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Why does $\displaystyle\int_1^\infty\dfrac{\sin^2(x)}{x}$ diverge ?

Why does Dirichlet-Test not work ?

Define $f(x)=g(x)=\dfrac{\sin(x)}{x^{1/2}}$, Then $\forall b>1$ and $a>0;$ $$\Big\lvert\displaystyle\int_1^b\dfrac{\sin(x)}{x^{a}}\Big\rvert<+\infty$$

also for $a=1/2$

and since $\lim\limits_{x\to\infty}\dfrac{\sin(x)}{x^{1/2}}=0$

The integral should be convergent, did I overlook something ?

but with the same method of Dirichlet, one can show the divergence


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$\sin$ changes signs, $\sin^2$ does not. – Thomas Apr 20 '14 at 12:51
@Thomas but in the statement I couldn't find anything about the signs. – derivative Apr 20 '14 at 12:52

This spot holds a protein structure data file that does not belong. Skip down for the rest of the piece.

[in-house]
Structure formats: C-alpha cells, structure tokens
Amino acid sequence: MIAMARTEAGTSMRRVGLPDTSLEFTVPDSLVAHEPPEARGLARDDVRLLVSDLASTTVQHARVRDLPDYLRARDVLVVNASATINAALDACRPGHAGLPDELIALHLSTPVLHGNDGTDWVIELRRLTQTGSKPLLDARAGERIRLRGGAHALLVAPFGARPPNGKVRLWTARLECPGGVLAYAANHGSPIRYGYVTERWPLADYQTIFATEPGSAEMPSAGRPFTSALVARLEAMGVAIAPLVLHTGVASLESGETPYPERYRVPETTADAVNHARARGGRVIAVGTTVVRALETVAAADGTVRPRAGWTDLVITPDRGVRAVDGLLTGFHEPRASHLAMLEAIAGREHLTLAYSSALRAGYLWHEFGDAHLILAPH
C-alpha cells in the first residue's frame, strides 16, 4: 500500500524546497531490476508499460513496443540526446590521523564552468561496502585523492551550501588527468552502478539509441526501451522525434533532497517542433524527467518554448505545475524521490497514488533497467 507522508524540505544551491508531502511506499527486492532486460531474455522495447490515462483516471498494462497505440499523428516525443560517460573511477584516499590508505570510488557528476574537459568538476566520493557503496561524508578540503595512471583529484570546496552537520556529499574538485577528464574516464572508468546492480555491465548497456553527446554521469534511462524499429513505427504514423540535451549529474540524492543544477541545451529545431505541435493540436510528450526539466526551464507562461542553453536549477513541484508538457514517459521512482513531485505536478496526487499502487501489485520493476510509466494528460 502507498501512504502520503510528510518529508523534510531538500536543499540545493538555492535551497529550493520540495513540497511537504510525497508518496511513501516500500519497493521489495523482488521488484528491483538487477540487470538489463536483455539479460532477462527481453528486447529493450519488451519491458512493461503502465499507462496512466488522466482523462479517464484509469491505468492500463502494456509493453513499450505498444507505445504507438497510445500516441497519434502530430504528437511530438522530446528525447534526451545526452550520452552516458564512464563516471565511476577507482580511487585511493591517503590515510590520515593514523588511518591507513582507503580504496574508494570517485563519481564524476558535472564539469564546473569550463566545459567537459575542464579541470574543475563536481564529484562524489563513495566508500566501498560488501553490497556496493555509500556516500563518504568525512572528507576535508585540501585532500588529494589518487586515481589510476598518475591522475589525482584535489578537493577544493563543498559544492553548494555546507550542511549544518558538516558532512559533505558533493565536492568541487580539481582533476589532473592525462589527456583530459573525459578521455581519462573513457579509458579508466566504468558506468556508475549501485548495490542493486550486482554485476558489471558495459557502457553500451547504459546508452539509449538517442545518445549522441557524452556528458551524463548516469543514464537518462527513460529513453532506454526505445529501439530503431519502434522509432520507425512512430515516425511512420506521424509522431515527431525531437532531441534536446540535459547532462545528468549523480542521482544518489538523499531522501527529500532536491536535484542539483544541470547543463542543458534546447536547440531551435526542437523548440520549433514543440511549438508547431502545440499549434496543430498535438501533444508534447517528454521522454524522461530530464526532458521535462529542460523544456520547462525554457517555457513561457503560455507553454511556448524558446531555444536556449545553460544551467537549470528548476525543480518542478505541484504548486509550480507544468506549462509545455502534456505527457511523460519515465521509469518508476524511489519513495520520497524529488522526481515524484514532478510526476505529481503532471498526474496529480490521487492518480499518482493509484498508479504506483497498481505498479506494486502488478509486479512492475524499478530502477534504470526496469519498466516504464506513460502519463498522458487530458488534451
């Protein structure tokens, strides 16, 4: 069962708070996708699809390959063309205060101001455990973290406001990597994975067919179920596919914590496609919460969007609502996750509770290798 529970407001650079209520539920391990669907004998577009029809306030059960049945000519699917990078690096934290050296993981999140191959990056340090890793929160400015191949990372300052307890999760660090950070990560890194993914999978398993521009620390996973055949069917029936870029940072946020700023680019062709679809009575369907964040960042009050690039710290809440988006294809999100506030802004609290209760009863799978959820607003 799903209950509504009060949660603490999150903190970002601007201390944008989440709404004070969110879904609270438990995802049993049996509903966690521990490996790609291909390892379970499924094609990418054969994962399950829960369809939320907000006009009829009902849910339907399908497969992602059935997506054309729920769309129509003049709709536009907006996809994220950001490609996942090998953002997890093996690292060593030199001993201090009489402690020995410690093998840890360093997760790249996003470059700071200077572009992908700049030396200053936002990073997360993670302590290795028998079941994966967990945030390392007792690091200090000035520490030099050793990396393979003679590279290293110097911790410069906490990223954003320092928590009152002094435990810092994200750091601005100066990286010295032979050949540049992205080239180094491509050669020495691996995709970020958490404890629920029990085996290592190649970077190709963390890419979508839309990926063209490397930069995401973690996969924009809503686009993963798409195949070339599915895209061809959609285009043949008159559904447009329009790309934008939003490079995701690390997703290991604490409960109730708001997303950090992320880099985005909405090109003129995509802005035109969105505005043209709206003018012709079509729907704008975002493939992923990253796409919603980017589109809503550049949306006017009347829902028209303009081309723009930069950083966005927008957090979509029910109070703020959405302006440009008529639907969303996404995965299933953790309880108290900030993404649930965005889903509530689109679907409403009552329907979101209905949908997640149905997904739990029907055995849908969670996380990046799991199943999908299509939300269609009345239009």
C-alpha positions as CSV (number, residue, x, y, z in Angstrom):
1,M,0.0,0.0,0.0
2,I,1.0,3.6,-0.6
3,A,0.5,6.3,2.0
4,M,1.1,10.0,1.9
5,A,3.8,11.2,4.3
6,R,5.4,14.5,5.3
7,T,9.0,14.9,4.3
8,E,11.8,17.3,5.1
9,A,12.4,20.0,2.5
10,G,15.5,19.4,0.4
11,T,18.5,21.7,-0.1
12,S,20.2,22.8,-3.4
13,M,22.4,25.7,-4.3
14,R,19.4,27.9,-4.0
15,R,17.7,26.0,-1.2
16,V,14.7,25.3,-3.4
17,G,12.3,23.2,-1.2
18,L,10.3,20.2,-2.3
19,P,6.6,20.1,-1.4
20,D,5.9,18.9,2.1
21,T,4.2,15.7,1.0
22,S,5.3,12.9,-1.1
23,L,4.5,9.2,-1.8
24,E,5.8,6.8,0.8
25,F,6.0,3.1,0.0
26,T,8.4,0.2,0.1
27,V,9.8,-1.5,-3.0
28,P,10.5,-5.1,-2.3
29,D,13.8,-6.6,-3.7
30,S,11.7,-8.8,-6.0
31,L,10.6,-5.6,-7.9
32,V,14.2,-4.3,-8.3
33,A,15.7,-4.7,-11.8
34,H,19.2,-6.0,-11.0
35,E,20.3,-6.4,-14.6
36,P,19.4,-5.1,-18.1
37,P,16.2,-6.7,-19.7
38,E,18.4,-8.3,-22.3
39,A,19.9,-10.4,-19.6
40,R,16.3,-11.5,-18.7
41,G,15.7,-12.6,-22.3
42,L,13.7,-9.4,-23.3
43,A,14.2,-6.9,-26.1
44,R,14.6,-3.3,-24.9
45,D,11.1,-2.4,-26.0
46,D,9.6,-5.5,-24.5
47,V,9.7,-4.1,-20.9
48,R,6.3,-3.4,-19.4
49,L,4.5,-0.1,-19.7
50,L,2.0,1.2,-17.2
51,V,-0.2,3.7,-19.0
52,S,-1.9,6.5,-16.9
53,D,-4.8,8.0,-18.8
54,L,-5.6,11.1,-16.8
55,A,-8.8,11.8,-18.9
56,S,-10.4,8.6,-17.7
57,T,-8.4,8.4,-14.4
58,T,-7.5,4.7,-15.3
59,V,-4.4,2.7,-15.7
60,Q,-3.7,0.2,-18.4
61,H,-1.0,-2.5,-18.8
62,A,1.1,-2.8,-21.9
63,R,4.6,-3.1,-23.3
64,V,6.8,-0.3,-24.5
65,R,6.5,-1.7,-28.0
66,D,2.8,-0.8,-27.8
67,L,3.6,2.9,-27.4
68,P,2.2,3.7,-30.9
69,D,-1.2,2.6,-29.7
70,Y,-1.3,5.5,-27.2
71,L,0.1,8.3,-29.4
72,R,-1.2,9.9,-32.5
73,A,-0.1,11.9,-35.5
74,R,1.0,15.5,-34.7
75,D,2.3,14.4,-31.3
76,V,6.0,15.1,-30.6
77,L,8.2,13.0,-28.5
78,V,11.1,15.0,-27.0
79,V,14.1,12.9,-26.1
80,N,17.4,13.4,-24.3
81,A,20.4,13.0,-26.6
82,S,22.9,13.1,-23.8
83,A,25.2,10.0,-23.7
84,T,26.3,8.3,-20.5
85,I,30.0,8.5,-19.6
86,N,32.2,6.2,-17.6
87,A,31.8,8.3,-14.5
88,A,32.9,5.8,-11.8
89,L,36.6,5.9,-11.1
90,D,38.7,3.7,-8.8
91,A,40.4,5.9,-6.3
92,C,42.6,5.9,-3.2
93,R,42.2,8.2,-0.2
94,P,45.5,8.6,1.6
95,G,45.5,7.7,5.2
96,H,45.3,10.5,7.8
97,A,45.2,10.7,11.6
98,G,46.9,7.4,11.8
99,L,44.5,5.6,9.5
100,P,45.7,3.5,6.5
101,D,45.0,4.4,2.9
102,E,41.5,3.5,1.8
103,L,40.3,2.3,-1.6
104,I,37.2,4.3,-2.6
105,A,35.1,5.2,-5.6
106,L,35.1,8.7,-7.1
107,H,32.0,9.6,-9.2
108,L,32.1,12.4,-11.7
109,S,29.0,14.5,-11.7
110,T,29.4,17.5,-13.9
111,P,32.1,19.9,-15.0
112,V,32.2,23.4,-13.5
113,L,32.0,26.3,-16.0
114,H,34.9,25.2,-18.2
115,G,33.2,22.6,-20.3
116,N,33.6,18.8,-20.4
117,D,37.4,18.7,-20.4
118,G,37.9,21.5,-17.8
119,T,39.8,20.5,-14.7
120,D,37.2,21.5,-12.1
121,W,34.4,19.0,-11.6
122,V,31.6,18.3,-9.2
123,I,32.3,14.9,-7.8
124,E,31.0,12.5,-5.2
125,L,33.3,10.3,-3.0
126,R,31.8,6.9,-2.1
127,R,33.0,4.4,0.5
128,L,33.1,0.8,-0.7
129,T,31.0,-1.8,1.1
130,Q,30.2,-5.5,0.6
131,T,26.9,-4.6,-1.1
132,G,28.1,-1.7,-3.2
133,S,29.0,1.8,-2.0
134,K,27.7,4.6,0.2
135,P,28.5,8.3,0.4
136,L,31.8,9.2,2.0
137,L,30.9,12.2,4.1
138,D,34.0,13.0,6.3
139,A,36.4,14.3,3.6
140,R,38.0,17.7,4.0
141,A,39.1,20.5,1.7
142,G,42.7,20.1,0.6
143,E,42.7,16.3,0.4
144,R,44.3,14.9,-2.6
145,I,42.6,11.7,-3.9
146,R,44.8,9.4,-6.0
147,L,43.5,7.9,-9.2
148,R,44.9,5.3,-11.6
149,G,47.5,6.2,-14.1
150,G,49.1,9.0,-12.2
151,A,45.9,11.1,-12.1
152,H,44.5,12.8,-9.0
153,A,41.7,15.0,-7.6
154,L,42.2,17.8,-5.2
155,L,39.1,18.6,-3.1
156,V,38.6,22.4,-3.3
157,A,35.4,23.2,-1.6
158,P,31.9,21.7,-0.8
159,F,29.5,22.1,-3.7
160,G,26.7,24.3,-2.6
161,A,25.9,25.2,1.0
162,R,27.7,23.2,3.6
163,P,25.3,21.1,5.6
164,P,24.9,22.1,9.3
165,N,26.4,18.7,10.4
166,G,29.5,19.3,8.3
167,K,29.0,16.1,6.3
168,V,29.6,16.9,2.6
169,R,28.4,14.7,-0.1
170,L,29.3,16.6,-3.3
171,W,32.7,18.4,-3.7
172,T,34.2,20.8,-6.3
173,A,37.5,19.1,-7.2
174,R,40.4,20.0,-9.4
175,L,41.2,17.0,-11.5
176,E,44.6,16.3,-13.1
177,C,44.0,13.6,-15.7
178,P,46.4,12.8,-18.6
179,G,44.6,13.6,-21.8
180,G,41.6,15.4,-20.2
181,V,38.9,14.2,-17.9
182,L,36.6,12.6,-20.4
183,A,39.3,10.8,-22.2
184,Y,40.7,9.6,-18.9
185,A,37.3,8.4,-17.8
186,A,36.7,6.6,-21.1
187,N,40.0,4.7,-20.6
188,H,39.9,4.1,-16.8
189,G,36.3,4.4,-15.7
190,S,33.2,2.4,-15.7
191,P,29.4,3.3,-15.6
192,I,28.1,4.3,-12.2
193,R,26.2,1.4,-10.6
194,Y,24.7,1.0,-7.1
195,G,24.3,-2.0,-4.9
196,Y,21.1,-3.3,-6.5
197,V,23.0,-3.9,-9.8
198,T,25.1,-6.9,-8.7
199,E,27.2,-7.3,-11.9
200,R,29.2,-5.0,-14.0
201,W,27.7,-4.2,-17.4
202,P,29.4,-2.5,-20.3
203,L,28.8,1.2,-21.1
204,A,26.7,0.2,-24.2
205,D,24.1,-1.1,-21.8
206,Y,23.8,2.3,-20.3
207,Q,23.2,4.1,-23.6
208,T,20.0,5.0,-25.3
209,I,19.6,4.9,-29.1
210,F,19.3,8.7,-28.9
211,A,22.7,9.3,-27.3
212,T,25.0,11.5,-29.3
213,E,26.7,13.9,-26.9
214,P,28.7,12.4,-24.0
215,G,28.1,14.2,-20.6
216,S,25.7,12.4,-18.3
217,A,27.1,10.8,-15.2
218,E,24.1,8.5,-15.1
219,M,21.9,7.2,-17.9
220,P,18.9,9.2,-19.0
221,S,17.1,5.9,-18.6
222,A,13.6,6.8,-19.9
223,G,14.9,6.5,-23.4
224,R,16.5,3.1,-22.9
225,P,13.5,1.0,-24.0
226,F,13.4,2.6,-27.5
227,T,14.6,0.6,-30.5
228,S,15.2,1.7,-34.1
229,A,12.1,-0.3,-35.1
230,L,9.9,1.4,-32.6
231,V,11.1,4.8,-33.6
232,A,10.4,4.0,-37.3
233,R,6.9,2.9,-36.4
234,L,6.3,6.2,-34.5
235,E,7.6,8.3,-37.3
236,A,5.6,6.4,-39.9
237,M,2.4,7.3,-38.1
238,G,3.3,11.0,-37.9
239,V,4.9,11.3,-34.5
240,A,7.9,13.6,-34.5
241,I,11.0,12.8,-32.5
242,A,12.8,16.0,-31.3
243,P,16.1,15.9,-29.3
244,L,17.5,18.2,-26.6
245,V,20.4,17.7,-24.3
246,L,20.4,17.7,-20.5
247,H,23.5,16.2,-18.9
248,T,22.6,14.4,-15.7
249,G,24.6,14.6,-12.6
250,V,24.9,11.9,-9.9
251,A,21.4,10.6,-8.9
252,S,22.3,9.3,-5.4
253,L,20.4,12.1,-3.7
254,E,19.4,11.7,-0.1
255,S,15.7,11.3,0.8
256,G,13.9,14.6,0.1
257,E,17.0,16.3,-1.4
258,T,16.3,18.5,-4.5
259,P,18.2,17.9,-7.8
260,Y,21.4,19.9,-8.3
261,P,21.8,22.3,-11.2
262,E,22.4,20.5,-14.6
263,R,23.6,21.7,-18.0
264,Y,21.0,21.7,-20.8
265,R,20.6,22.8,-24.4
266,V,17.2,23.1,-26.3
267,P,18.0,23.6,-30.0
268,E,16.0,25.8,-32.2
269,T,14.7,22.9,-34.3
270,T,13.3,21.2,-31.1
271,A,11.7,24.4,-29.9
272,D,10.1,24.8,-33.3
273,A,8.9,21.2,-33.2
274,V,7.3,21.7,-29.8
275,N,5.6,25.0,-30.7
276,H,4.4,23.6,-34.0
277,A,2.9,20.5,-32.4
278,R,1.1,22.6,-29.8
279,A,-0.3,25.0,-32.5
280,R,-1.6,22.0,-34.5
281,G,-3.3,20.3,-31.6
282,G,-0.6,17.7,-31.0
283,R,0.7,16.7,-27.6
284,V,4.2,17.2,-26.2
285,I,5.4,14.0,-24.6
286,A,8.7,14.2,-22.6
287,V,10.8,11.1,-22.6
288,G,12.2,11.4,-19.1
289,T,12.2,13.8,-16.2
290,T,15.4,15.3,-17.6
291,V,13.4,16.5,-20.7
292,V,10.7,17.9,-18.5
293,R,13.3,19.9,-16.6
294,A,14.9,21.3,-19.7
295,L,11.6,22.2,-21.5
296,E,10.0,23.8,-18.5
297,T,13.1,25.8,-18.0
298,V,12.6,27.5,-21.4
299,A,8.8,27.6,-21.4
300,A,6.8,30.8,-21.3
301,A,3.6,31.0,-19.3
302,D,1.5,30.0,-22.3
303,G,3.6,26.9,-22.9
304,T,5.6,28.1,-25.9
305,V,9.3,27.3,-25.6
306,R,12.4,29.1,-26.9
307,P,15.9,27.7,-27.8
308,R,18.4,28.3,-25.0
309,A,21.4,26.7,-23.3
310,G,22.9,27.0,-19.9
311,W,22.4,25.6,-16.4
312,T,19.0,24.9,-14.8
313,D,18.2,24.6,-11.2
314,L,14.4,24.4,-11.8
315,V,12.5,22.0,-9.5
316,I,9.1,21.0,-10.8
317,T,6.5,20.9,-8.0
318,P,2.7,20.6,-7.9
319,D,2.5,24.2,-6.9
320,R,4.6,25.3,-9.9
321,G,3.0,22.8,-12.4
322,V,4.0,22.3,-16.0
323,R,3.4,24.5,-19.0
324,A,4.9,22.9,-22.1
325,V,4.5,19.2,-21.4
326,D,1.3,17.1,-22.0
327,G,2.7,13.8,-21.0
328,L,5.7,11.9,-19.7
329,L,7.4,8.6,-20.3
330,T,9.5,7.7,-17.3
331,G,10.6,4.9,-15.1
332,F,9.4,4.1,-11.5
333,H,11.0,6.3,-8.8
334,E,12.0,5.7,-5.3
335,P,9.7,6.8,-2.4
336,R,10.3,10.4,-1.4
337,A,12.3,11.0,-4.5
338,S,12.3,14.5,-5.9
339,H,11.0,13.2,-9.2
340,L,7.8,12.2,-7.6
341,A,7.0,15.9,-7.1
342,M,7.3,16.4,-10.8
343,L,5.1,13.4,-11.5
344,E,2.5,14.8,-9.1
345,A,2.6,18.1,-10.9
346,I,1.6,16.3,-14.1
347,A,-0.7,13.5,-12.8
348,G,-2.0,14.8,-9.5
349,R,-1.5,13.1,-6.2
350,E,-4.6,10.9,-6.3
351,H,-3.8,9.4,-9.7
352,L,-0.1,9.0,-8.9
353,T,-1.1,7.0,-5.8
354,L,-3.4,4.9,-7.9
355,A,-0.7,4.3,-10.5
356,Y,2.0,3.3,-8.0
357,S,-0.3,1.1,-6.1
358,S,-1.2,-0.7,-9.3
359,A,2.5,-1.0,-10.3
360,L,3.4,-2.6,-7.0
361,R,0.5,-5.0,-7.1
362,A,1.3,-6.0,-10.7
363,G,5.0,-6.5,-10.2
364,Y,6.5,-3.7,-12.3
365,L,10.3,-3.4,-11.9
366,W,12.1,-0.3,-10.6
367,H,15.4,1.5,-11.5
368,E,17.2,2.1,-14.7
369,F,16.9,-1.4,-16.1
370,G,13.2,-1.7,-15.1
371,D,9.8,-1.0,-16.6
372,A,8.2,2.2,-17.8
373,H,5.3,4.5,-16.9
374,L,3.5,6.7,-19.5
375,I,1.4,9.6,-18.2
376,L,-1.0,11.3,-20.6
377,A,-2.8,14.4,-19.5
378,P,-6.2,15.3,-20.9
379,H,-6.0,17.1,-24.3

For Dirichlet's criterion, you need one factor with bounded integrals, and one monotonic. You have no monotonic factor here, when you use $$\frac{\sin x}{\sqrt{x}}\cdot \frac{\sin x}{\sqrt{x}}.$$ If you take a different decomposition with a monotonic factor, the integrals of the other aren't bounded. – Daniel Fischer Apr 20 '14 at 12:52
@Daniel Fischer Yes that was the point. – derivative Apr 20 '14 at 12:55

For example because, for every $n\geqslant1$, $$ \int_{n\pi+\pi/4}^{n\pi+3\pi/4}\frac{\sin^2x}x\mathrm dx\geqslant\int_{n\pi+\pi/4}^{n\pi+3\pi/4}\frac{\frac12}{(n+1)\pi}\mathrm dx=\frac1{4(n+1)}$$

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awesome, but my question was why Dirichlet fails, now it is clear. – derivative Apr 20 '14 at 13:00

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